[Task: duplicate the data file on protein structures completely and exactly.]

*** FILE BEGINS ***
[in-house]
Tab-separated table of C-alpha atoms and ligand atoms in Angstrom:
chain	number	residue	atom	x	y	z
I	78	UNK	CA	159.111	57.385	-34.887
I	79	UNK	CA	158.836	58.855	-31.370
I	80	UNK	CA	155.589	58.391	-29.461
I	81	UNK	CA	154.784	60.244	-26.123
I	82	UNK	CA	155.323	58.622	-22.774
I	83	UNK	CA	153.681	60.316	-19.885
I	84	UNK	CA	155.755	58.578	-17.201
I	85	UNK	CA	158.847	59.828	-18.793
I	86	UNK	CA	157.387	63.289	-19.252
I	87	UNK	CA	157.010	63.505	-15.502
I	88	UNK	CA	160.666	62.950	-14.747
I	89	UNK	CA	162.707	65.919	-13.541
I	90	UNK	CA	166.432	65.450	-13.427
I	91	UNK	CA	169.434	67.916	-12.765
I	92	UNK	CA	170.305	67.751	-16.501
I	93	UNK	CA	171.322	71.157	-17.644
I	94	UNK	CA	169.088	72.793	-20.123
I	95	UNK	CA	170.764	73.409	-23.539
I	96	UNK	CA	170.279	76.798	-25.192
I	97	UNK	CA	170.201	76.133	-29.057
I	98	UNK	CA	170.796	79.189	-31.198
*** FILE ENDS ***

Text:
[in-house]
Tab-separated table of C-alpha atoms and ligand atoms in Angstrom:
chain	number	residue	atom	x	y	z
I	78	UNK	CA	159.111	57.385	-34.887
I	79	UNK	CA	158.836	58.855	-31.370
I	80	UNK	CA	155.589	58.391	-29.461
I	81	UNK	CA	154.784	60.244	-26.123
I	82	UNK	CA	155.323	58.622	-22.774
I	83	UNK	CA	153.681	60.316	-19.885
I	84	UNK	CA	155.755	58.578	-17.201
I	85	UNK	CA	158.847	59.828	-18.793
I	86	UNK	CA	157.387	63.289	-19.252
I	87	UNK	CA	157.010	63.505	-15.502
I	88	UNK	CA	160.666	62.950	-14.747
I	89	UNK	CA	162.707	65.919	-13.541
I	90	UNK	CA	166.432	65.450	-13.427
I	91	UNK	CA	169.434	67.916	-12.765
I	92	UNK	CA	170.305	67.751	-16.501
I	93	UNK	CA	171.322	71.157	-17.644
I	94	UNK	CA	169.088	72.793	-20.123
I	95	UNK	CA	170.764	73.409	-23.539
I	96	UNK	CA	170.279	76.798	-25.192
I	97	UNK	CA	170.201	76.133	-29.057
I	98	UNK	CA	170.796	79.189	-31.198